Philippines 4 (2010, 2012, 2014, 2018) 4
  Myanmar 1 (2016) 1 (2004) 2
Total 13 13 21 5 52

Participating nationsEdit

Team  
1996
(10)
 
1998
(8)
 
2000
(9)
 
 
2002
(9)
 
 
2004
(10)
 
 
2007
(8)
 
 
2008
(8)
 
 
2010
(8)
 
 
2012
(8)
 
 
2014
(8)
 
 
2016
(8)
 
2018
(10)
 
2020
(10)
 
2022
TBD
Total
  Australia[note 1] Not an AFF member × × × × 0
  Brunei GS × × × × × 1
  Cambodia GS GS GS GS GS GS GS GS 8
  Indonesia 4th 3rd 2nd 2nd 2nd GS SF 2nd GS GS 2nd GS 2nd 13
  Laos GS GS GS GS GS GS GS GS GS GS GS GS 12
  Malaysia 2nd GS 3rd 4th 3rd SF GS 1st SF 2nd GS 2nd GS 13
  Myanmar GS GS GS GS 4th GS GS GS GS GS SF GS GS 13
  Philippines GS GS GS GS GS GS SF SF SF GS SF GS 12
  Singapore GS 1st GS GS 1st 1st SF GS 1st GS GS GS SF 13
  Thailand 1st 4th 1st 1st GS 2nd 2nd GS 2nd 1st 1st SF 1st 13
  Timor-Leste Part of Indonesia × GS GS GS 3
  Vietnam 3rd 2nd 4th 3rd GS SF 1st SF GS SF SF 1st SF 13
Legend

NotesEdit

  1. ^ Since joining the AFF in 2013, Australia has never competed in the AFF Championship. Australia has, however, competed in the EAFF Championship in 2013.

AwardsEdit

Tournament Most Valuable Player Top goalscorer(s) Goals Young Player of the Tournament Fair play award
1996   Zainal Abidin Hassan   Natipong Sritong-In 7 N/A
(awarded in 2020)
  Brunei
1998   Nguyễn Hồng Sơn   Myo Hlaing Win 4 Not awarded
2000   Kiatisuk Senamuang   Gendut Doni Christiawan 5   Malaysia
  Worrawoot Srimaka
2002   Therdsak Chaiman   Bambang Pamungkas 8 Not awarded
2004   Lionel Lewis   Ilham Jaya Kesuma 7
2007   Noh Alam Shah   Noh Alam Shah 10
2008   Dương Hồng Sơn   Budi Sudarsono 4   Thailand
  Agu Casmir
  Teerasil Dangda
2010   Firman Utina   Safee Sali 5   Philippines
2012   Shahril Ishak   Teerasil Dangda 5   Malaysia
2014   Chanathip Songkrasin   Safiq Rahim 6   Vietnam
2016   Chanathip Songkrasin   Teerasil Dangda 6   Thailand
2018   Nguyễn Quang Hải   Adisak Kraisorn 8   Malaysia
2020   Chanathip Songkrasin[d]   Safawi Rasid 4   Pratama Arhan[d]   Indonesia[d]
  Bienvenido Marañón
  Chanathip Songkrasin[d]
  Teerasil Dangda[d]

Overall top goalscorersEdit

As of 2020 final
Rank Player Goals
1   Teerasil Dangda 19
2   Noh Alam Shah 17
3   Worrawoot Srimaka 15
  Lê Công Vinh
5   Lê Huỳnh Đức 14
6   Kurniawan Dwi Yulianto 13
7   Bambang Pamungkas 12
  Kiatisuk Senamuang
9   Agu Casmir 11
  Adisak Kraisorn
11   Khairul Amri 10
  • Bold denotes players still playing international football

Winning coachesEdit

Year Team Coach
1996   Thailand   Thawatchai Sartjakul
1998   Singapore   Barry Whitbread
2000   Thailand   Peter Withe
2002   Thailand   Peter Withe
2004   Singapore   Radojko Avramović
2007   Singapore   Radojko Avramović
2008   Vietnam   Henrique Calisto
2010   Malaysia   K. Rajagopal
2012   Singapore   Radojko Avramović
2014   Thailand   Kiatisuk Senamuang[1]
2016   Thailand   Kiatisuk Senamuang[1]
2018   Vietnam   Park Hang-seo
2020   Thailand[d]   Alexandré Pölking
  • ^[1] - being the only person to win the competition as a player (1996, 2000, 2002) then coach (2014, 2016).

All-time ranking tableEdit

As of the 2020 edition
Rank Team Part Pld W D L GF GA GD Pts Best finish
1   Thailand 13 78 49 18 11 169 91 +78 165 Champions (1996, 2000, 2002, 2014, 2016, 2020)
2   Vietnam 13 71 37 19 15 145 74 +71 130 Champions (2008, 2018)
3   Indonesia 13 70 35 15 20 177 124 +53 120 Runners-up (2000, 2002, 2004, 2010, 2016, 2020)
4   Singapore 13 62 31 15 16 112 62 +50 108 Champions (1998, 2004, 2007, 2012)
5   Malaysia 13 69 30 15 24 120 81 +39 105 Champions (2010)
6   Myanmar 13 46 15 7 24 58 101 -43 52 Semi-finalists (2004, 2016)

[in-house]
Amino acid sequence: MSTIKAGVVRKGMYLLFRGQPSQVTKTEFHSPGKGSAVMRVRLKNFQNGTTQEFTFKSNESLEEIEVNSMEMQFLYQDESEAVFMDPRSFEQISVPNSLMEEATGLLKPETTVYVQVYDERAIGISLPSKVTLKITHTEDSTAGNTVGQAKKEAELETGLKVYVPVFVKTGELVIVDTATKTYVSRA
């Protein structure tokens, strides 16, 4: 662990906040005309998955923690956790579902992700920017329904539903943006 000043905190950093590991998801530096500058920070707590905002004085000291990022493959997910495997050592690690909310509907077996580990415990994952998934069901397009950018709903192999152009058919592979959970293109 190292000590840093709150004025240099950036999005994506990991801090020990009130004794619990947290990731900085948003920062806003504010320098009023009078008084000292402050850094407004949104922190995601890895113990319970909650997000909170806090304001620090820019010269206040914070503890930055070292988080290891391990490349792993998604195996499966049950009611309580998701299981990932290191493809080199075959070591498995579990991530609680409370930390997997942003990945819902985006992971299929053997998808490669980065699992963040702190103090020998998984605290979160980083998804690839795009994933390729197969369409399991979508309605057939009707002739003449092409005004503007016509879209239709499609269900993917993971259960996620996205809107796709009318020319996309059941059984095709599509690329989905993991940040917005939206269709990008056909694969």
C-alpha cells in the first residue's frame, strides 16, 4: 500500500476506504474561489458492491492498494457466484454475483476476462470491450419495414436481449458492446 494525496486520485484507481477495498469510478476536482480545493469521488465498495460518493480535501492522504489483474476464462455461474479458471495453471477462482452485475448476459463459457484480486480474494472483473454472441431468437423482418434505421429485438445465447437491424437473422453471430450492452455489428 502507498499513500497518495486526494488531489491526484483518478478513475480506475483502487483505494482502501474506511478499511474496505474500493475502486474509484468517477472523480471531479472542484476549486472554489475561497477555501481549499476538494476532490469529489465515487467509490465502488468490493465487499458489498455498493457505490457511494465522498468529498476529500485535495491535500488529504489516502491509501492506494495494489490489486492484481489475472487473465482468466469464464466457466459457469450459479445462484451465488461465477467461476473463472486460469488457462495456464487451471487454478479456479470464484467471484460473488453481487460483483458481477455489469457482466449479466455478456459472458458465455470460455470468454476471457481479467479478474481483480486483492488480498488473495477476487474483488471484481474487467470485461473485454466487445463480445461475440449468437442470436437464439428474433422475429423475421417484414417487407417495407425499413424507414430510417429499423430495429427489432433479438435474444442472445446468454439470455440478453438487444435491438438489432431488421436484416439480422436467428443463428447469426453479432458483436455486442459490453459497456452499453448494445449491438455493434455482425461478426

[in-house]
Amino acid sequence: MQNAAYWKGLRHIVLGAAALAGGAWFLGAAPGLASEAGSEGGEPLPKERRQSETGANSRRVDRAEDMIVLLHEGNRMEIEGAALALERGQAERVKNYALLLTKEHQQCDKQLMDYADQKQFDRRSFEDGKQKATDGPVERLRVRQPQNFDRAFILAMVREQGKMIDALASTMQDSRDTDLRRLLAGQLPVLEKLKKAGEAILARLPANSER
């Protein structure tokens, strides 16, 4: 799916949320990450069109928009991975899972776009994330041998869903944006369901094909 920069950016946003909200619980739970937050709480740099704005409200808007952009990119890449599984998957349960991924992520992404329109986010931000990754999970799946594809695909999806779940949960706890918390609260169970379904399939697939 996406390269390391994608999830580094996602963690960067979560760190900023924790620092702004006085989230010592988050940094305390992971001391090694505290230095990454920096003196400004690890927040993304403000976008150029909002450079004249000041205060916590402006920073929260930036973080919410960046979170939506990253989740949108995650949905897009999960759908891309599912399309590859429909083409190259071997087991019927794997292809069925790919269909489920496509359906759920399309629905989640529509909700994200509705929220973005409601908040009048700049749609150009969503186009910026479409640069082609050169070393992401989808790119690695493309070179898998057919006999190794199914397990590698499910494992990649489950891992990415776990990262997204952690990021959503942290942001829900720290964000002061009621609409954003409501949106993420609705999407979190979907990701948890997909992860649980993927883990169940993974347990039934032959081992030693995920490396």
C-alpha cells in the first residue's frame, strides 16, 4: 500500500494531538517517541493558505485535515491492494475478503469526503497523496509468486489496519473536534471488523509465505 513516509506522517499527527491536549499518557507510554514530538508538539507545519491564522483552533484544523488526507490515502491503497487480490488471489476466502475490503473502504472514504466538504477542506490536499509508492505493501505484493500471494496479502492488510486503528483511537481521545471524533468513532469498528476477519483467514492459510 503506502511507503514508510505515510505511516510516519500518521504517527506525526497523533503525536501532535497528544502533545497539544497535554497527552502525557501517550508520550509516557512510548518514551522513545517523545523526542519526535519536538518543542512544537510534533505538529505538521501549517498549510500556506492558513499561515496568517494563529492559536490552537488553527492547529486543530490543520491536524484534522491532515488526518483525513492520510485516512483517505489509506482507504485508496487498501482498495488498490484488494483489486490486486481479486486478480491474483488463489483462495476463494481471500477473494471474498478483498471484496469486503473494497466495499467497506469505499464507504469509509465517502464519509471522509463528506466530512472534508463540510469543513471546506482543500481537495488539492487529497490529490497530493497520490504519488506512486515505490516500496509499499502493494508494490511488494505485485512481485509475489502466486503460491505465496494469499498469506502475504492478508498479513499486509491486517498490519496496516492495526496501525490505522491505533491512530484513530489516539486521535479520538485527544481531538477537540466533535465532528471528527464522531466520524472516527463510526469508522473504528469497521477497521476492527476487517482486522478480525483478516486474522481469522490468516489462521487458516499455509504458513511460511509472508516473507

7   Philippines 12 44 10 4 30 47 50 –3 34 Semi-finalists (2010, 2012, 2014, 2018)
8   Cambodia 8 30 4 0 26 29 102 –73 12 Group stage (8 times)
9   Laos 12 41 2 5 34 30 155 –125 11 Group stage (12 times)
10   Brunei 1 4 1 0 3 1 15 –14 3 Group stage (1996)
11   Timor-Leste 3 12 0 0 12 6 50 –44 0 Group stage (2004, 2018, 2020)

See alsoEdit

NotesEdit

  1. ^ Except the 2020 edition due to all matches were hosted in only venue.
  2. ^ Postponed to 2021 due to the COVID-19 pandemic.
  3. ^ The 2020 AFF Championship was hosted in a centralized venue due to the ongoing COVID-19 pandemic in Southeast Asia. On 28 September 2021, it was announced that Singapore would host the tournament.[6]
  4. ^ a b c d e f g h Due to non-compliance with conditions set by the World Anti-Doping Agency (WADA), Thailand and Indonesia were not allowed to be represented by their national flags.[7][8] The sanctions took effect in October 2021.[9] Thailand is represented by its national team logo while Indonesia is represented by its coat of arms.

ReferencesEdit

  1. ^ A look back at the history of the AFF Suzuki Cup and its past 12 editions
  2. ^ User, Super. "AFF Announces Mitsubishi Electric As The New Title Sponsor Of AFF Mitsubishi Electric Cup 2022". www.affmitsubishielectriccup.com. Retrieved 24 May 2022. {{cite web}}: |last= has generic name (help)
  3. ^ "About AFF". aseanfootball.org.
  4. ^ "Suzuki drives Asean Football Championship to new heights". Singapore: ASEAN Football Federation. 19 July 2016. Retrieved 25 July 2016.
  5. ^ "New format confirmed for AFF Suzuki Cup". Football Channel Asia. 14 March 2016. Archived from the original on 14 March 2016. Retrieved 12 December 2016.
  6. ^ Noronha, Anselm (28 September 2021). "Singapore to host AFF Suzuki Cup 2020: Teams, how to watch & more | Goal.com". Goal.com. Retrieved 29 September 2021.
  7. ^ "Thailand loses right to host tournaments". Bangkok Post. Bangkok Post Public Co. Ltd. Retrieved 25 November 2021. The country has also been denied the right to display its national flag at any such events (international football events).
  8. ^ "Chairman Of PSSI: Regarding The Flag At AFF 2020, We Will Follow Whatever The Decision Is". VOI – Waktunya Merevolusi Pemberitaan. 24 November 2021. Retrieved 25 November 2021.
  9. ^ "WADA confirms non-compliance of five Anti-Doping Organizations (7 October 2021)". World Anti-Doping Agency. 7 October 2021. Retrieved 4 December 2021.

External linksEdit